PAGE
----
Thus, “a liberal arts education is,” as political science major Camille Martin ’19 says, “incredibly conducive to civil discourse.” After all, the liberal arts are founded on the Socratic concept of recognizing the limits of one’s own knowledge. Having humility in our attitudes toward truth and knowledge and owning what we do not know enable us to reflect on others’ viewpoints and then do the hard but crucial work of revising our opinions without acquiescing to unconscious biases or assumptions.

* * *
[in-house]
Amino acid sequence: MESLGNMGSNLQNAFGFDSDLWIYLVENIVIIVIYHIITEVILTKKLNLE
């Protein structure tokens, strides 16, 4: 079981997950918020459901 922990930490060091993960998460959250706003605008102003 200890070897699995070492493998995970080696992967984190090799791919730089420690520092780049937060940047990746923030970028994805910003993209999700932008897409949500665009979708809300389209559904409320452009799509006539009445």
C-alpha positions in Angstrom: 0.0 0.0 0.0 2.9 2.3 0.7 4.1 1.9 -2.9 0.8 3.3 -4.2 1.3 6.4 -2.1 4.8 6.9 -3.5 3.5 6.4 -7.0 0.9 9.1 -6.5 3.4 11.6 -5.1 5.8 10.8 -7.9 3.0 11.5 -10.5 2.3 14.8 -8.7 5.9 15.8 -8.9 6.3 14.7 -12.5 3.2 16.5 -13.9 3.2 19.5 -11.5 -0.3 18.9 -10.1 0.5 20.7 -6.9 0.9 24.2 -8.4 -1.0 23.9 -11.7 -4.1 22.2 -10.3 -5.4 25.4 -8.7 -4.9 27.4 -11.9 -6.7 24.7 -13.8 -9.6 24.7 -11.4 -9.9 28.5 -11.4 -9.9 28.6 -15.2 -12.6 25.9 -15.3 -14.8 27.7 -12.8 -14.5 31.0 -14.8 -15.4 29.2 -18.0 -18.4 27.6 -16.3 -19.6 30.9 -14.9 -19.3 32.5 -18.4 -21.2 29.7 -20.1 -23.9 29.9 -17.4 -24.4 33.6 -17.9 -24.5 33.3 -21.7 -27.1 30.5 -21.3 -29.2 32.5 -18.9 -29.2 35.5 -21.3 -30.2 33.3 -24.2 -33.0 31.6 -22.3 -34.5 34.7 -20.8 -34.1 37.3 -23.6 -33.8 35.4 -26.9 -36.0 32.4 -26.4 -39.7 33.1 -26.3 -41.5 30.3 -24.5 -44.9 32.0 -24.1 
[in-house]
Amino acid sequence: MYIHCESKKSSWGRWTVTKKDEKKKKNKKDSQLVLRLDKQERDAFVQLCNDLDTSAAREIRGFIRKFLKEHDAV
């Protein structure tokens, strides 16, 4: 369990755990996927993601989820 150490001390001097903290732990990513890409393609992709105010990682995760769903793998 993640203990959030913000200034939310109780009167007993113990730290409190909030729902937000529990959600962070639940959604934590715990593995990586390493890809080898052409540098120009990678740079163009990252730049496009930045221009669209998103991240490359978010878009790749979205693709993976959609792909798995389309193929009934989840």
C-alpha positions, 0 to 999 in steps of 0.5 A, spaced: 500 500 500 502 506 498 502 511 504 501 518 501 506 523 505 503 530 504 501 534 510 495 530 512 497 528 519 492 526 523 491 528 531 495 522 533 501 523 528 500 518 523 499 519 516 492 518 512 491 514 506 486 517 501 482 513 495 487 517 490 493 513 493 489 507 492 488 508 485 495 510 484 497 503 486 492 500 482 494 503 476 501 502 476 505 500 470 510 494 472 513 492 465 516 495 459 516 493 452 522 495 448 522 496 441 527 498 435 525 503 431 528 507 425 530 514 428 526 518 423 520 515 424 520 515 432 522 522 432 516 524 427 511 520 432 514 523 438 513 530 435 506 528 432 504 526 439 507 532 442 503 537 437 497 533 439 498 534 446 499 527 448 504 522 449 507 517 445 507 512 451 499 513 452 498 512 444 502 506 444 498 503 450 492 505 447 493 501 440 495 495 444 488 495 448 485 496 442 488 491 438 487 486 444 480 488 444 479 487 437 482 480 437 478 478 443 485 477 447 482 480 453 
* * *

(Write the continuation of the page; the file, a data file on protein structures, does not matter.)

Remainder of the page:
The liberal arts also encourage constructive inquiry through various disciplinary lenses, which enriches our perspective on a range of questions, from democracy and politics to culture and identity. Civil discourse is “related to politics, economics, geography, psychology, sociology, anthropology, history, [and] literature,” says University President Edward Burger, “because the idea is that you’re supposed to welcome different strands of thought and engage, debate, reflect, and analyze them and then change. You’re introduced to a diversity of thoughtful perspectives and try to make meaning of them.” Vice President of University Relations Paul Secord agrees: the liberal arts “are all about thinking through things and teaching empathetic listening and the ability to see things from multiple perspectives.”